All this is in accordance with the Accra Declaration, which fleshed out the Principles formulated in Paris. To cite some vital elements in the Declaration –

  • We will reduce costly fragmentation of aid

17. The effectiveness of aid is reduced when there are too many duplicating initiatives, especially at country and sector levels. We will reduce the fragmentation of aid by improving the complementarity of donors’ efforts and the division of labour among donors, including through improved allocation of resources within sectors, within countries, and across countries.

  • We will increase aid’s value for money

18. ….

c) Donors will promote the use of local and regional procurement by ensuring that their procurement procedures are transparent and allow local and regional firms to compete.

Text of lecture at a workshop at the Kotelawala Defence University – January 20th 2013

In the second section of this talk I spoke about the different layers of government, and the lack of clear responsibilities for each of them, along with mechanisms to ensure coordination and avoid overlap. I advocated strengthening the relationship between the different layers and also laying down guidelines for regular consultation. This will also require very clear job descriptions, including for Grama Niladharis, who currently have a range of responsibilities with neither the training nor the resources to enable them to satisfy these.

Until very recently the only official document Grama Niladharis received was a diary that included a list of responsibilities which seemed to date back to colonial times. These were –

  • Initial responses to illegal activities
  • Assistance in emergencies
  • Land formalities
  • Excise duties
  • Valuations of less than Rs 5,000
  • Timber concerns
  • Provision of IDs*
  • Census duties*
  • Provision of Certificates*
  • Pension responsibilities*
  • Registering of persons*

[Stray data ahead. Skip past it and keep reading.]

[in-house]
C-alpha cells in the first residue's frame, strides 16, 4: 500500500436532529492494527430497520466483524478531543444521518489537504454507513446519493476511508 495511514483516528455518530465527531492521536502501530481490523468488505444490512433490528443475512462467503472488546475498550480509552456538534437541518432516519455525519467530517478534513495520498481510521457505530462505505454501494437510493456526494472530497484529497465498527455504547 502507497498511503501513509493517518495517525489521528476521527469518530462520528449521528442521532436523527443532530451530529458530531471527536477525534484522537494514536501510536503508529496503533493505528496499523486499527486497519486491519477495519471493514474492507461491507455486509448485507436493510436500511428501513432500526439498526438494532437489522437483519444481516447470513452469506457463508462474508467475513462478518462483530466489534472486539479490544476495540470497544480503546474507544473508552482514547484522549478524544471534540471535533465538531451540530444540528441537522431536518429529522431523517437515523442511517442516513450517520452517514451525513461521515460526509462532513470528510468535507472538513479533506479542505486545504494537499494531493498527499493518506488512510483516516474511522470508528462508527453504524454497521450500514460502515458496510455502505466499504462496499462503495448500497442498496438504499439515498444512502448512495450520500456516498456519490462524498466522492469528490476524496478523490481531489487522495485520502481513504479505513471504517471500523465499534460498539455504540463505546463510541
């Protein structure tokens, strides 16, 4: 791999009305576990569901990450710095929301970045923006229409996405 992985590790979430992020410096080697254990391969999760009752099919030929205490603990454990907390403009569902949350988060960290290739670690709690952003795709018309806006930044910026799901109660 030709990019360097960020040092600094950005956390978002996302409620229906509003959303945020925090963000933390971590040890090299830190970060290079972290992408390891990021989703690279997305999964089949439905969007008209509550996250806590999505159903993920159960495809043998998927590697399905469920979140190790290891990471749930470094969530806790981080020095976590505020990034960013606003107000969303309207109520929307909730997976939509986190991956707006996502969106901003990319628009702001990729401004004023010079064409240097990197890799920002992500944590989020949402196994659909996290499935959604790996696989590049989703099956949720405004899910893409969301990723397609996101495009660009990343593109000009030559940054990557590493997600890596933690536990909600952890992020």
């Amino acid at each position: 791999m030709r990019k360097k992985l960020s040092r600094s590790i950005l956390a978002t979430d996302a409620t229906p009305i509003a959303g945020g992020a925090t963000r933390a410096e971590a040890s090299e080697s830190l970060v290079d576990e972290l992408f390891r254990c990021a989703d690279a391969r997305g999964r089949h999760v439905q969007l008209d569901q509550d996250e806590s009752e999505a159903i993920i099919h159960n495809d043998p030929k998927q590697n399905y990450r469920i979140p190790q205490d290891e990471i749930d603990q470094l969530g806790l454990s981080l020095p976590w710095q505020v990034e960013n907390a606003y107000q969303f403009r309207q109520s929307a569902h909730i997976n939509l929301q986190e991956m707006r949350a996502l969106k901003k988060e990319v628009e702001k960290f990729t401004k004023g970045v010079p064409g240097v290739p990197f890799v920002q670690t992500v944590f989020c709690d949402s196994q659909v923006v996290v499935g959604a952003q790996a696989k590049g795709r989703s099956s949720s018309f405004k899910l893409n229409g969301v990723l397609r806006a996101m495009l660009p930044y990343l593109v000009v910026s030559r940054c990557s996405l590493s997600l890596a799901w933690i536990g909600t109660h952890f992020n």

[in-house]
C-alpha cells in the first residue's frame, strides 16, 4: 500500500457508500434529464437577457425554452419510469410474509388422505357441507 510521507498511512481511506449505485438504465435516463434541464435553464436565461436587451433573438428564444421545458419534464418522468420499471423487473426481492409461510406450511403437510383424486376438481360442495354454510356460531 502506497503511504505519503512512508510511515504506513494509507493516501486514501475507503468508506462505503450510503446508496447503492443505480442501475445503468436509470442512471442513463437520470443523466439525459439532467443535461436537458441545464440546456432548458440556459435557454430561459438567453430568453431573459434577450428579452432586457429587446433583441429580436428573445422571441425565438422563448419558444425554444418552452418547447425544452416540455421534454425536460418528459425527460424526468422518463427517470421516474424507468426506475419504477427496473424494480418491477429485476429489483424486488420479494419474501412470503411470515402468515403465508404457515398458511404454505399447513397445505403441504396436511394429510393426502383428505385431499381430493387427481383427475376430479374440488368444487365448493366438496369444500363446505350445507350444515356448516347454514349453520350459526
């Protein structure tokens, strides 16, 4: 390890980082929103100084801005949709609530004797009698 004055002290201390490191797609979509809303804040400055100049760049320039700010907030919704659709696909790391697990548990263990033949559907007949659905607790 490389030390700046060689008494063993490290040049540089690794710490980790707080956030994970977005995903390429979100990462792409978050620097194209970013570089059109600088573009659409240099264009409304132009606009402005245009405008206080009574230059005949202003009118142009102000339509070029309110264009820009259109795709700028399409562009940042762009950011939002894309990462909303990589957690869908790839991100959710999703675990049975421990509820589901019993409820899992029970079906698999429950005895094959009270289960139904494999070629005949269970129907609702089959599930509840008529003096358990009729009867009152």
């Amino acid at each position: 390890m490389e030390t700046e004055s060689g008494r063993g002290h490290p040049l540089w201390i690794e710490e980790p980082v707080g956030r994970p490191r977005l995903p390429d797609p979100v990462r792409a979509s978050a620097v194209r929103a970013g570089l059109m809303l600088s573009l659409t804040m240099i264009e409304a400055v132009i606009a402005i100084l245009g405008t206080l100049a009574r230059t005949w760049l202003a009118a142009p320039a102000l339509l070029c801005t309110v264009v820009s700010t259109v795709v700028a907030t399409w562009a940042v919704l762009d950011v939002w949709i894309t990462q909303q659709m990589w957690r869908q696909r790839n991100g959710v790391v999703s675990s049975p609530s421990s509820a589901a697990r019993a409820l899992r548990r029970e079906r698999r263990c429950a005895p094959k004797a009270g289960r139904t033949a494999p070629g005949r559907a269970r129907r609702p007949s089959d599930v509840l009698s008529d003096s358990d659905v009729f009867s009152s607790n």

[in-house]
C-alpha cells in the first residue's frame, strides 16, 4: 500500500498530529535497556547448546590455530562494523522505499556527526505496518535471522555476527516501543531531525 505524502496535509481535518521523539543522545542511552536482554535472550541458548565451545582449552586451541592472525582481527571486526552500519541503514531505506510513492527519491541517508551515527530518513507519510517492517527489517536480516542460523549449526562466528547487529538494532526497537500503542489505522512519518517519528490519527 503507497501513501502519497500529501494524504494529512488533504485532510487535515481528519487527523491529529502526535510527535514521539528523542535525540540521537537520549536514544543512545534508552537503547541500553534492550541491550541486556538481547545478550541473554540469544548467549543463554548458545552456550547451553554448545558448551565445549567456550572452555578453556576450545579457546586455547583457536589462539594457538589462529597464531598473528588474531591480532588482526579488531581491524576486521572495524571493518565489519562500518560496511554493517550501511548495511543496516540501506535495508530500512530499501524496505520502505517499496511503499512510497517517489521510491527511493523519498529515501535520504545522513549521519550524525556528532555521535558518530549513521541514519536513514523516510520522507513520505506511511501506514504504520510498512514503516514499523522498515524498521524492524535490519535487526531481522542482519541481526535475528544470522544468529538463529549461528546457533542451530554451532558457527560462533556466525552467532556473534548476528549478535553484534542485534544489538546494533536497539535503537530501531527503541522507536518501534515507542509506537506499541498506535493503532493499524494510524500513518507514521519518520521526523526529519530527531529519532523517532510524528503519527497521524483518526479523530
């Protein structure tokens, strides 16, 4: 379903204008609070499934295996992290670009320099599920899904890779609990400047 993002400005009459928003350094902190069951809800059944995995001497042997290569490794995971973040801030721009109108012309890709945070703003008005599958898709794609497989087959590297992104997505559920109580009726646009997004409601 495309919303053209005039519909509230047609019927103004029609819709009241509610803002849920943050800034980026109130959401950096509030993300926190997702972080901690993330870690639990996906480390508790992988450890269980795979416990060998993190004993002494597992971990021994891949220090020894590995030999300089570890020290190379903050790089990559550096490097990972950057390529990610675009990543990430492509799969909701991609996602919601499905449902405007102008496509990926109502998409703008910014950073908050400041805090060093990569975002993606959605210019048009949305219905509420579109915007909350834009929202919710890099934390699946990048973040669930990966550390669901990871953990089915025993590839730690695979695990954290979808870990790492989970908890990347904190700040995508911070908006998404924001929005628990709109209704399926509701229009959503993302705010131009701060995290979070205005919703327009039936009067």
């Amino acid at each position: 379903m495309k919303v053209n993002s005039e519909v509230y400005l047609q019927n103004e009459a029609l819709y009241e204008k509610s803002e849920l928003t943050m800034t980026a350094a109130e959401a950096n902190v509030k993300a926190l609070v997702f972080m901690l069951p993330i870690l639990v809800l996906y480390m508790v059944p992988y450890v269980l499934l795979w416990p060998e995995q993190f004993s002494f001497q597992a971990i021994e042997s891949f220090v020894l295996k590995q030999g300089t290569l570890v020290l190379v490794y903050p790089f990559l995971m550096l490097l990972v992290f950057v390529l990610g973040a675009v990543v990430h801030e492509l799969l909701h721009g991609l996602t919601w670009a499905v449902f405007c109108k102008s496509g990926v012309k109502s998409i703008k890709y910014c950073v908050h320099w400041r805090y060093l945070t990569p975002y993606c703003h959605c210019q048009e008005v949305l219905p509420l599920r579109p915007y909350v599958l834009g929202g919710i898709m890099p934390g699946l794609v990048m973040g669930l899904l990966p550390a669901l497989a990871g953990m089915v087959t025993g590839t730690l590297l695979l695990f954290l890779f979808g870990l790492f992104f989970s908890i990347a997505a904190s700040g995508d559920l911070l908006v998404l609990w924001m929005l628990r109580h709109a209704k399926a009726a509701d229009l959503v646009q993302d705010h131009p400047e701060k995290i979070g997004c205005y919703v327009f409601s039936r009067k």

• Election responsibilities*

As can be seen, these can be divided into formal duties (the last 6, marked with a single asterisk), and those requiring discretion. With regard to the latter, there are generally other government departments which formulate regulations to guide action. Given then that the GN role is largely advisory in these areas, it is unfortunate that procedures for consultation and for consistent responses have not been laid down clearly.

Recently the United Nations Development Programme issued a Handbook which gives further advice on how functions should be fulfilled. This was as part of its assistance to promote good governance , and the book has indeed been very helpful, but some officials at the Ministry of Public Administration were not aware of this, and initially at any rate distribution of the book was chaotic.

Useful though the exercise was, more would have been achieved had it been more coherently planned, with the opportunity taken to revise completely the job description of Grama Niladharis, whilst setting down the skills and training that are required to do the job well. It would also have been helpful to lay down guidelines about office and personnel requirements, and this might have helped to ensure a more sensible way of providing jobs for unemployed graduates than what has now happened, which is to send them to Divisional Secretariats and expect the poor Secretaries to find work for them. But as yet we have not developed in our public servants, or rather restored to them, a concept of a mutually supportive hierarchy, with individuals fulfilling responsibilities in accordance with structures that demand consultation and monitoring. This of course is what the army is good at, which is why I am delighted that the Officer Career Development Centre will extend its services to other public servants too.